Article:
by Dave Gardner
Amid a sea of financial change and uncertainty, several of NEPA’s experienced retirement “shepherds” are urging their clients stay focused, and to focus less.
Wealth planning for 2019, according to Fortune.com, will unfold within a national economy that most experts agree is not yet ready to yield to inevitable recessionary forces. Forecasts call for overall economic growth to be solid on a domestic and global level, with only marginal slowdowns despite the realities of rising interest rates, stock market instability and Trump-sponsored trade wars.
The best way for investors to stay sane amid all of this global chaos is to downplay or even ignore the daily financial news, according to Lou Ingargiola, president of Ingargiola Wealth Management Group. He stated when an investor looks into 2019 and considers his or her retirement investment planning, he or she can be bombarded by 24/7 financial news from a wide variety of media sources, and Ingargiola has become concerned about how people react to the bombastic events being perpetually presented.
The reality of investment, according to Ingargiola, is that investment metrics rise and fall almost at will. They key to making money – and staying sane – is to hold fast to the concept that what goes down will come back up, provided the investor has a diversified portfolio featuring world-class companies.
“Yes, you can make small changes when needed as a company values rise and fall, but in reality, the true worth of a company does not change day-to-day,” said Ingargiola. “You have to look at the stock’s long-term value, and almost all of these numbers come back given time if they should drop.”
He personally witnessed how scores of investors abandoned their investments in the wake of the 2008 financial crash, robbing them of the potential to achieve genuine gains after the market inevitably recovered. For many of these retirement investors, the resultant scenario became almost tragic.
“This all comes down to what your goal is for investment and what type of plan you’re utilizing,” said Ingargiola. “If you have a quality world-class portfolio and you’re in the market for the long haul, stay with it and ignore these daily ups and downs.”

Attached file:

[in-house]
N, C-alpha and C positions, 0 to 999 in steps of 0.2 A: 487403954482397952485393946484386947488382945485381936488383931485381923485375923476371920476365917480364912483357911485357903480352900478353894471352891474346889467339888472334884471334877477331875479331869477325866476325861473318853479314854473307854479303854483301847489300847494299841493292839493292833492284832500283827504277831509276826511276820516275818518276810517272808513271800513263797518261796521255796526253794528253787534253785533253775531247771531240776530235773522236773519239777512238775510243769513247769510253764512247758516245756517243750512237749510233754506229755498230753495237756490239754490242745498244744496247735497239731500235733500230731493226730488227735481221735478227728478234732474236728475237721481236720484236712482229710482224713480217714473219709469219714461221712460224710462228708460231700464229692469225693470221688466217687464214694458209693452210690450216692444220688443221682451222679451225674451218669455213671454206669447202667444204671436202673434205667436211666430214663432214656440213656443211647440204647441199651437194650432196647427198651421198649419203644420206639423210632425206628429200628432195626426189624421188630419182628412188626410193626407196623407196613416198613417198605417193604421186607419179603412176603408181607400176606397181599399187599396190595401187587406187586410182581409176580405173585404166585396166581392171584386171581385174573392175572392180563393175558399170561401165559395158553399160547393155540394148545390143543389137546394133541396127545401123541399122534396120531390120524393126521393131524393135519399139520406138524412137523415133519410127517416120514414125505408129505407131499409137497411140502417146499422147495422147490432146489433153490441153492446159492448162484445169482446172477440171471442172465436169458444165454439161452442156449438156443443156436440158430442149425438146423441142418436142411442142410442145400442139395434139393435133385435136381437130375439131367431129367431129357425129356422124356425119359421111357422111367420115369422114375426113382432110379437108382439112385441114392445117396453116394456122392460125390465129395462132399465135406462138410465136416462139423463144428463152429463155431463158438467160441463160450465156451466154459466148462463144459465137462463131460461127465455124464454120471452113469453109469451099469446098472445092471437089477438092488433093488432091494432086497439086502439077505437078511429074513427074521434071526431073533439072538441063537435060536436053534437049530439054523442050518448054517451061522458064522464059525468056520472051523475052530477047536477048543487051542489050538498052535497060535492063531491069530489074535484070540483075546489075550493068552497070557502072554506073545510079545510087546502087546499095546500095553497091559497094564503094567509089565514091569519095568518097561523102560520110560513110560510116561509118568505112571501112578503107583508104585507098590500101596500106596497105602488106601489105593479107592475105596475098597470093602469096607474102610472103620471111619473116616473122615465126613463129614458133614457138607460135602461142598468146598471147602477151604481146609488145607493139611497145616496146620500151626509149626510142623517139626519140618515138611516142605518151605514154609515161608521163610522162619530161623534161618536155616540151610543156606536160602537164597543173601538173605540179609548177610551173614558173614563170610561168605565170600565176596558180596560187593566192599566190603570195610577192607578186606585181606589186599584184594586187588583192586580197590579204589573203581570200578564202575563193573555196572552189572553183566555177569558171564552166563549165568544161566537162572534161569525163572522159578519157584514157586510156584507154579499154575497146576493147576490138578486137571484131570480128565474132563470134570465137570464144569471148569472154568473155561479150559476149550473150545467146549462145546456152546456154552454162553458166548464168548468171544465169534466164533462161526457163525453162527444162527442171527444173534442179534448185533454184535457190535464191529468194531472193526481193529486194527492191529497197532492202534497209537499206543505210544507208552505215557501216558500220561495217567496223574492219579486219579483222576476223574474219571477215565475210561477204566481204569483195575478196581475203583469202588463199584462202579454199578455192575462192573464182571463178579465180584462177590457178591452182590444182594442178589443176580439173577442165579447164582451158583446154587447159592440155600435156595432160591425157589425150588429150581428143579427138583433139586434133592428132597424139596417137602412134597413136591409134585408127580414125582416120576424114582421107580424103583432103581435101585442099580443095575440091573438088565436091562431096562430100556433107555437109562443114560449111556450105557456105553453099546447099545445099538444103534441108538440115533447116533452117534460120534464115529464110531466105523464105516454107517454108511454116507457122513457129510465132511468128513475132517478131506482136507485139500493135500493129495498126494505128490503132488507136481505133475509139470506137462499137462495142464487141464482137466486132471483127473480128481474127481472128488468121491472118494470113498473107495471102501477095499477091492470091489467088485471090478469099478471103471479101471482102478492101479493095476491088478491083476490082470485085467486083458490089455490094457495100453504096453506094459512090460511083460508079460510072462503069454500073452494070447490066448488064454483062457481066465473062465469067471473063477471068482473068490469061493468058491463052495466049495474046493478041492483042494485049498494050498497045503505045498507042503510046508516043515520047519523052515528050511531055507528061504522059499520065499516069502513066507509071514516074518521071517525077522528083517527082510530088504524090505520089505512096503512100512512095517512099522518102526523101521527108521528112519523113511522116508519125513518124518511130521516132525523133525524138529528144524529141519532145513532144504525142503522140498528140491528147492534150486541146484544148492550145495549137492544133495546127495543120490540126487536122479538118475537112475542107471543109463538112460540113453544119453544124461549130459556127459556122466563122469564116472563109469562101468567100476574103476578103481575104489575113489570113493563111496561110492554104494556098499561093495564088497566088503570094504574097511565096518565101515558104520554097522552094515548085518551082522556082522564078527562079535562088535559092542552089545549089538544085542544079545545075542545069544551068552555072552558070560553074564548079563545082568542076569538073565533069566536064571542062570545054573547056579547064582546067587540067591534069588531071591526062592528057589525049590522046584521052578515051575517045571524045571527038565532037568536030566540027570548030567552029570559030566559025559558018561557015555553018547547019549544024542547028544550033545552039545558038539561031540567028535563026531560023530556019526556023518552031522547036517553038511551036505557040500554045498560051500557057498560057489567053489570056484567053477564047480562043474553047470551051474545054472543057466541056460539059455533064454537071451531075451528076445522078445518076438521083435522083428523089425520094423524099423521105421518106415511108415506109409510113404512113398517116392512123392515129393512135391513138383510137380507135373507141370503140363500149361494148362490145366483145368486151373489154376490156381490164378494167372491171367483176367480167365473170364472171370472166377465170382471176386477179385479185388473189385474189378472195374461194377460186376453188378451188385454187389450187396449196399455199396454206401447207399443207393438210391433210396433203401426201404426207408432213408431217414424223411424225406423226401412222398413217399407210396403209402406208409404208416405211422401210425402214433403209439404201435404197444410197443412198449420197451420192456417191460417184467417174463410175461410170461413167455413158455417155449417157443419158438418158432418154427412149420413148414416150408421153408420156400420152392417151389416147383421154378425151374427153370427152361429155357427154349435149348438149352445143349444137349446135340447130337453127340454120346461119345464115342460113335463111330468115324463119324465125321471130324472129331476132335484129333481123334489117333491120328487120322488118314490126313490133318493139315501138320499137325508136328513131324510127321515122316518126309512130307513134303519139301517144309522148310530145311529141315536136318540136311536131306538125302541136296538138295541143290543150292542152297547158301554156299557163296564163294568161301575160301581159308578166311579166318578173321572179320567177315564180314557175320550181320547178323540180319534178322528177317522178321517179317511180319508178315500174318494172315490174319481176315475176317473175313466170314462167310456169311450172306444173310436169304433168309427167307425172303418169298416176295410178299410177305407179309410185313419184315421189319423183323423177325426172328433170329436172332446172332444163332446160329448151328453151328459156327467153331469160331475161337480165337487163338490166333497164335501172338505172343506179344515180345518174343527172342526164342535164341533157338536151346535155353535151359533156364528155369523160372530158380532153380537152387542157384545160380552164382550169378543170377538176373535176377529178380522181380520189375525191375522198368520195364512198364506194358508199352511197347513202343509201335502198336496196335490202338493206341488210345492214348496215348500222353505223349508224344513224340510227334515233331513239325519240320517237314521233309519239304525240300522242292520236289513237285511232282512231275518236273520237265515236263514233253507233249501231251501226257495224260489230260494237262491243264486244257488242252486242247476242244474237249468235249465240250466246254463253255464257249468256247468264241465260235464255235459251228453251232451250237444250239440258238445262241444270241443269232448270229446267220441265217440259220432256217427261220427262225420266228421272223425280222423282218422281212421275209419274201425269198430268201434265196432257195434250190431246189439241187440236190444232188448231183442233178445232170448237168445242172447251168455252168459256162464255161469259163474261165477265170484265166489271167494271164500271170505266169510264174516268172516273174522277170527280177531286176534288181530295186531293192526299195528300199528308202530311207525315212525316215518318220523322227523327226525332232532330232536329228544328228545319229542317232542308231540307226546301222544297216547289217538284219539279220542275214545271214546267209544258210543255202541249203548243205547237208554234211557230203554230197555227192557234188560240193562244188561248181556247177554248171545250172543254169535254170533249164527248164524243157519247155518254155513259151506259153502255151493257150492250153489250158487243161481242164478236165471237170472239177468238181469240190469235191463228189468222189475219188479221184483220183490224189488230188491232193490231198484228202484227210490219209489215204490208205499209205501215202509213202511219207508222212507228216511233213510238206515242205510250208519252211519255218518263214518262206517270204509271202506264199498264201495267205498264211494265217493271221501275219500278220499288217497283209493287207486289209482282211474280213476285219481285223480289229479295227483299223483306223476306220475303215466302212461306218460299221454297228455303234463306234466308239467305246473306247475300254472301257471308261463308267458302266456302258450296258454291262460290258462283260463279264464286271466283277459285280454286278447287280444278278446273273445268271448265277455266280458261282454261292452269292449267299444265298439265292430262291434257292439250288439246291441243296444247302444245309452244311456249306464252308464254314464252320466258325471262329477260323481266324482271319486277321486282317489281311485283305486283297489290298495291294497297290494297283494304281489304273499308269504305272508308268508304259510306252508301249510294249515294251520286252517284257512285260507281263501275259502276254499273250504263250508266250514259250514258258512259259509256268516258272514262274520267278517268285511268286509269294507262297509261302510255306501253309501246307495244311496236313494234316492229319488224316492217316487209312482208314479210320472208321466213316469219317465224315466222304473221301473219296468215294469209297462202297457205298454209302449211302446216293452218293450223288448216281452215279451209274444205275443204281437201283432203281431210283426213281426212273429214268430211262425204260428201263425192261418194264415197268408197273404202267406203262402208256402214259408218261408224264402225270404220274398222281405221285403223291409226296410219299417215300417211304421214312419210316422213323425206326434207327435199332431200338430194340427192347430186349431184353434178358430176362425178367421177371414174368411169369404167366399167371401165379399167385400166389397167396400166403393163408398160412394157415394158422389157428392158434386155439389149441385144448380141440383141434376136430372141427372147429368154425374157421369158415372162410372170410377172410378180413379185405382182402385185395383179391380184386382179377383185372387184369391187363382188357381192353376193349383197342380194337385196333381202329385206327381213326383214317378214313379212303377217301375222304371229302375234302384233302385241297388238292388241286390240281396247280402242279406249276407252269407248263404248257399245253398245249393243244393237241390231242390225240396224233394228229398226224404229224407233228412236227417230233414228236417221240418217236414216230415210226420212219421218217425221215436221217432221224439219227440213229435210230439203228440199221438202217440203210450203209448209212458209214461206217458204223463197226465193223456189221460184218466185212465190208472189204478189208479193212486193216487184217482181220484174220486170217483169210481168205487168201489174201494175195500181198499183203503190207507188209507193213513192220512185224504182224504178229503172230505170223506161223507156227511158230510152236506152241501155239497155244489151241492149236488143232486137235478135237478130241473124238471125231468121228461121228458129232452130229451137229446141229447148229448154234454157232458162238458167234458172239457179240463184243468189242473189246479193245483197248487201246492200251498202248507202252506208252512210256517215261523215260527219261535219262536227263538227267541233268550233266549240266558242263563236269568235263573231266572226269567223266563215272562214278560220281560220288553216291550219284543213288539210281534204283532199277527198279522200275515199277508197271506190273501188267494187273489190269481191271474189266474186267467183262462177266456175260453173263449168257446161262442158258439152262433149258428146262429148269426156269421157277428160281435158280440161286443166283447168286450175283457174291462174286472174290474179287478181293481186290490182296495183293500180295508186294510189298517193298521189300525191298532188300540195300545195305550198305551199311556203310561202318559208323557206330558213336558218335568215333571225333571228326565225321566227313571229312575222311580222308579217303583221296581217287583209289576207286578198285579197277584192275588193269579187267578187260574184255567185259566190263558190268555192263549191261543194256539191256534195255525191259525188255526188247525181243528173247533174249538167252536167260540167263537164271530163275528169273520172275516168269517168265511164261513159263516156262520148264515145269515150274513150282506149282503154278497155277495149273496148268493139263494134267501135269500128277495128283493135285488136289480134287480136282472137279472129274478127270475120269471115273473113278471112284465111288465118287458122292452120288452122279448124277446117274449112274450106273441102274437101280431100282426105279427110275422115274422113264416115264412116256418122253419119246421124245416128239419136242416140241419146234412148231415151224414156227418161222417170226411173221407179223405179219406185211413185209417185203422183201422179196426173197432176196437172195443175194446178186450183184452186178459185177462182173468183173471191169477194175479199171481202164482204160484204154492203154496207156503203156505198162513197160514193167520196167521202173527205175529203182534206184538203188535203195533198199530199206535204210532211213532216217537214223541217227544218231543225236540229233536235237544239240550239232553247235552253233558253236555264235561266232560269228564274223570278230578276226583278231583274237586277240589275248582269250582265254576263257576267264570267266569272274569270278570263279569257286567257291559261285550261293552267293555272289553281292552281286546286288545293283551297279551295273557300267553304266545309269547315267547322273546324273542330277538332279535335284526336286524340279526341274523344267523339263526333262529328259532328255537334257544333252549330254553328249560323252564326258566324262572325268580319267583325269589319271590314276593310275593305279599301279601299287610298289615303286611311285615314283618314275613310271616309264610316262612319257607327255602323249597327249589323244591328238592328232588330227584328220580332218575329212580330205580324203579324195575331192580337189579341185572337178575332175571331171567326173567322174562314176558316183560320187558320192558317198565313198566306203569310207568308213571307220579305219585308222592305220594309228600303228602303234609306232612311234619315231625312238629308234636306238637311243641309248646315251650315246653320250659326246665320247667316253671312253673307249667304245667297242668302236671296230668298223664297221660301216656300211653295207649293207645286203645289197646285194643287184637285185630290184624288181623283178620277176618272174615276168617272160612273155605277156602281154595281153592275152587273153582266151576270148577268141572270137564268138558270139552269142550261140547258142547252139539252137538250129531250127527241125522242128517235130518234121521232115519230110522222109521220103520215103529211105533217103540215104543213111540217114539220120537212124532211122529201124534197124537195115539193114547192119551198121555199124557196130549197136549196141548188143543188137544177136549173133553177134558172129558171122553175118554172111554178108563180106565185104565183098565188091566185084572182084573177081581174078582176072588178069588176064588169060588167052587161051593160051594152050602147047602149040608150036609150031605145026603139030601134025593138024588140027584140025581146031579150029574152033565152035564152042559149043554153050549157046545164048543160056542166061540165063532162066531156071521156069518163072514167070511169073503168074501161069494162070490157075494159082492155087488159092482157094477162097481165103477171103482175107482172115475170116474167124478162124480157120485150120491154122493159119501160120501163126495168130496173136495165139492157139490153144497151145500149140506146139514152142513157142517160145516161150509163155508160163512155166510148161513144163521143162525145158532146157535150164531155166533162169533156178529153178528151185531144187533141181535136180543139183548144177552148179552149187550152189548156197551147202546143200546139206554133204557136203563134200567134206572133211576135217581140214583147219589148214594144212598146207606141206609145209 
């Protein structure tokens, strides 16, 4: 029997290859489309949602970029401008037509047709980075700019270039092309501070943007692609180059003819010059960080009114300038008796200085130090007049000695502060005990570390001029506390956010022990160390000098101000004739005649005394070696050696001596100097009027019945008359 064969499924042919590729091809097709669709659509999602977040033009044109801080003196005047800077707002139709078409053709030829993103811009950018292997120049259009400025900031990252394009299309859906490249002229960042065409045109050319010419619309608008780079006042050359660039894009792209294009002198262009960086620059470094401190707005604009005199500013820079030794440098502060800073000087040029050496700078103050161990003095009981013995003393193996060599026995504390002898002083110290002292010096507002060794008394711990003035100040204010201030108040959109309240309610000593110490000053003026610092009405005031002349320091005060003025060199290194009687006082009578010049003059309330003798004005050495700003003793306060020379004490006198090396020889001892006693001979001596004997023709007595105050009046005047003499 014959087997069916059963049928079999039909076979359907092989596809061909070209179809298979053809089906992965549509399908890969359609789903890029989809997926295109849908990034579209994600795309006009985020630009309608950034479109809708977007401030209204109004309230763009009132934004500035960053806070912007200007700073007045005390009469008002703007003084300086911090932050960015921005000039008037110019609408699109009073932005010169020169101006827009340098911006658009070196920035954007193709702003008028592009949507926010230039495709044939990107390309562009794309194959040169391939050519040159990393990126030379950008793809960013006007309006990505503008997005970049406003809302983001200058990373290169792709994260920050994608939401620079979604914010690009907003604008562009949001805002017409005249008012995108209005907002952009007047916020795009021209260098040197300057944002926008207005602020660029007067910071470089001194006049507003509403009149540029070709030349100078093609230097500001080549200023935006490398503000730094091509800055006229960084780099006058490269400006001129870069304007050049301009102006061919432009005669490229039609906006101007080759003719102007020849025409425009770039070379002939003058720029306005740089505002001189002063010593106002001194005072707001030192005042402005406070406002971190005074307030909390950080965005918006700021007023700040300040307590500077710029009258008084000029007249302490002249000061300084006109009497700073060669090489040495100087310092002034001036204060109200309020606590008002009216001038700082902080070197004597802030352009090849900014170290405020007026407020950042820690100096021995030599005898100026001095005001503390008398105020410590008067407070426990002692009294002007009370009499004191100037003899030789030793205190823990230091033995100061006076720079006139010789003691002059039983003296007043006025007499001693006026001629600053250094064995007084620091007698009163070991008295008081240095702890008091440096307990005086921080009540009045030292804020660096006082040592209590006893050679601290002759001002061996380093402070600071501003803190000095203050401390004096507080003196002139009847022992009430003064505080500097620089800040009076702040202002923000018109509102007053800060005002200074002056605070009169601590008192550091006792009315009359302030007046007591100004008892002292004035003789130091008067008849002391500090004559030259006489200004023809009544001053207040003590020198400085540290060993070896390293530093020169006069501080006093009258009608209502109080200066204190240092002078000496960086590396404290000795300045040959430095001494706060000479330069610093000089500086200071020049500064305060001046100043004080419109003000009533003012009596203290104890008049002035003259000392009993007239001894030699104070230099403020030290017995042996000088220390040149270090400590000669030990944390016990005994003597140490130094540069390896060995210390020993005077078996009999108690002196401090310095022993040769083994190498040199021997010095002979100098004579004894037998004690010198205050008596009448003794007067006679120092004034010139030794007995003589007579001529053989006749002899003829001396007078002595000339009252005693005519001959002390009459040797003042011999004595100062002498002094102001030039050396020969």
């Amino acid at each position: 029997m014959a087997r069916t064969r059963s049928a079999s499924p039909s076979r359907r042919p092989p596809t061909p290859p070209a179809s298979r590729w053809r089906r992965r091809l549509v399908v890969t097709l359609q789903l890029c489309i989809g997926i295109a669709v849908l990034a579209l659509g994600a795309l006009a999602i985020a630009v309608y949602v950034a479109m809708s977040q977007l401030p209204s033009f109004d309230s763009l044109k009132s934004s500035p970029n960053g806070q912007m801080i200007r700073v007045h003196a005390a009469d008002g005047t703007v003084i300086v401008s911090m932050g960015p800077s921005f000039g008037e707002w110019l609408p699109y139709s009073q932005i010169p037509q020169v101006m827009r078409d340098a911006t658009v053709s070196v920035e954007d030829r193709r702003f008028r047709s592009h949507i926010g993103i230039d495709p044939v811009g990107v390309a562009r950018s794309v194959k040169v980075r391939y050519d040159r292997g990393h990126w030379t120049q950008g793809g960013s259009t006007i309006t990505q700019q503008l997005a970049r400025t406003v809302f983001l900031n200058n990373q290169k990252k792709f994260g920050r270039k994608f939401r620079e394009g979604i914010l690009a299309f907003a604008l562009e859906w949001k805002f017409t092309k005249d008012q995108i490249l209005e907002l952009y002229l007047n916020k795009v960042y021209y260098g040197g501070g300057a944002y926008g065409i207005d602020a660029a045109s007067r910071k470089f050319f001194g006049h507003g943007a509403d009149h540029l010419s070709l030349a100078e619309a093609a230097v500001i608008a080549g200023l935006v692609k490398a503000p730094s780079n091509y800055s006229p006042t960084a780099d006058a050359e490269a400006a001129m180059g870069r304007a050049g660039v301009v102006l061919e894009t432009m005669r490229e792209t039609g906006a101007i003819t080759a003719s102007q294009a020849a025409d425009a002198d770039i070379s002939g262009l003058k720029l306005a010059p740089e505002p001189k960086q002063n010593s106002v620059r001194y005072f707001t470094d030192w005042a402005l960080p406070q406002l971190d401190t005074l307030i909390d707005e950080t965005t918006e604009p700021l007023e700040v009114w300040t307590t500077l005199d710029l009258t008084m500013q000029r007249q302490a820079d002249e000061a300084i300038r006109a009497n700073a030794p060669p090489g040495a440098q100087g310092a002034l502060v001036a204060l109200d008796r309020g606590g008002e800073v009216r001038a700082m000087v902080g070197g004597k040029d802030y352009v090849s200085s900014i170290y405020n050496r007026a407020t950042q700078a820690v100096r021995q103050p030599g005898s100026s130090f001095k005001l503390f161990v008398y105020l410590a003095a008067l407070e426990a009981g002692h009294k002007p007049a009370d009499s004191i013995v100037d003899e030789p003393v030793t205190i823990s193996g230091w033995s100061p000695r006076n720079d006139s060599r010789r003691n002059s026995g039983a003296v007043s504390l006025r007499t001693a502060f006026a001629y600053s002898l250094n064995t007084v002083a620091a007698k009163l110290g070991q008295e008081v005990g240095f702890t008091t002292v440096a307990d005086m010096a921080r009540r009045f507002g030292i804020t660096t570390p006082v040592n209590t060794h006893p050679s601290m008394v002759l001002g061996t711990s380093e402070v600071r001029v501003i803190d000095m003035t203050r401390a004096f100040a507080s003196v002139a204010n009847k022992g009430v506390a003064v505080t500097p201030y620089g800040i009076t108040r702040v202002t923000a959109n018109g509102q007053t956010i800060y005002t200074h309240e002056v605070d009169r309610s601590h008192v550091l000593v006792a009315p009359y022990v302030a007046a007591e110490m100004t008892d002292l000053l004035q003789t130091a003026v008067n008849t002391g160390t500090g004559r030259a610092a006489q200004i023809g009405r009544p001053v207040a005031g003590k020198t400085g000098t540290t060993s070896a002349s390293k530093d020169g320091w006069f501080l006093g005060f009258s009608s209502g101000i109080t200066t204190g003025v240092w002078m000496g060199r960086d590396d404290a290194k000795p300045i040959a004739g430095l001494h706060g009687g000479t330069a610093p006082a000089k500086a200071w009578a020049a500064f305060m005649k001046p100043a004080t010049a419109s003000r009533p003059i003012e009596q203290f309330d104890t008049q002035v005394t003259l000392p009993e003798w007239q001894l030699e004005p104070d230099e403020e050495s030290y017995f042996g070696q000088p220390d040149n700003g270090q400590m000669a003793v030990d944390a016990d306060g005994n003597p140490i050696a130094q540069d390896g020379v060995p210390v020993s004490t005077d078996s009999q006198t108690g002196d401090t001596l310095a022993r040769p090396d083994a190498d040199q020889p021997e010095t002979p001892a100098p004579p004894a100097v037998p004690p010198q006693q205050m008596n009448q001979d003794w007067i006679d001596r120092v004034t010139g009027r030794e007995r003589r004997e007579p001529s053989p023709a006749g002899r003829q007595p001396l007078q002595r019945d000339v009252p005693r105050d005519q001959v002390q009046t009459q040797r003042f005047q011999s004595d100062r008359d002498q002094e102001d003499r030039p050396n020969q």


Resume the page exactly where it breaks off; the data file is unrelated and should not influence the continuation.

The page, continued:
Retirement concerns also voiced by Ingargiola include the realities that federal debt is rising at an alarming rate fueled by Washington’s recent tax reform, and the fact that Medicare has been in financial trouble for some time and no action has been taken. Smart investment planners also must be wary of swinging oil prices that are causing petro stocks to be in a free fall, with the 24/7 media delivering news about the situation that mimics a roller-coaster.
“If you truly believe in capitalism then you also believe in long-term gains if a quality portfolio is maintained over the long haul,” said Ingargiola. “It’s acceptable to make a few adjustments to portfolios, but you can be assured the values will go up in the long term, and therefore to resist making snap judgements turn off the 24/7 news.”
Quagmire of changes
Washington’s recent overhaul of the federal tax code has created a “swamp” of new regulations and resultant questions requiring an attentive focus, according to Neil Trama, CPA. He acknowledged that the tax reform has lowered many taxpayer rates, especially for business, but Trama emphasized that it is vital for each tax case to be studied intently and handled individually.
According to Trama, while the standard deduction has increased, many individual deductions have been eliminated, potentially resulting in a zero-gain scenario with many returns. The eliminations of these deductions may also simplify the work needed for many returns, but Trama is skeptical that the overall tax process has been downsized.
“It’s vital to remember each situation is unique because of these new code changes,” said Trama. “Every return must be handled with care because the changes are quite sweeping, including the big adjustments to the business rates. I’ve been to three tax seminars already and there’s still lots to learn.”
One of the big questions involved in retirement planning includes whether to pay taxes on income now or later when a retiree’s income and rate may be decreased. According to Trama, the massive federal debt now being logged because of tax reform could force lawmakers to steeply increase tax rates in the future, and this possibility is adding a wildcard to the tax equation of pay now or pay later.
“It’s important to understand that, in many cases, income actually doesn’t drop steeply for many retirees,” said Trama. “This situation can cause a lot of confusion, but decisions have to be made by the taxpayer as they plan to retire.”
He added that the fallout from the 2008 financial crash hasn’t completely evaporated in the minds of his clients. As a rule, older people remain conservative with their planning, younger people without a functional memory of the crash may be more aggressive, and a select group of youngsters prefer to live for experience over savings.
“All factors considered, some people are going to gain from the tax changes, and some people will lose,” said Trama. “At the end of the day, what we’re left with is a more complex tax code that requires a sharp focus.”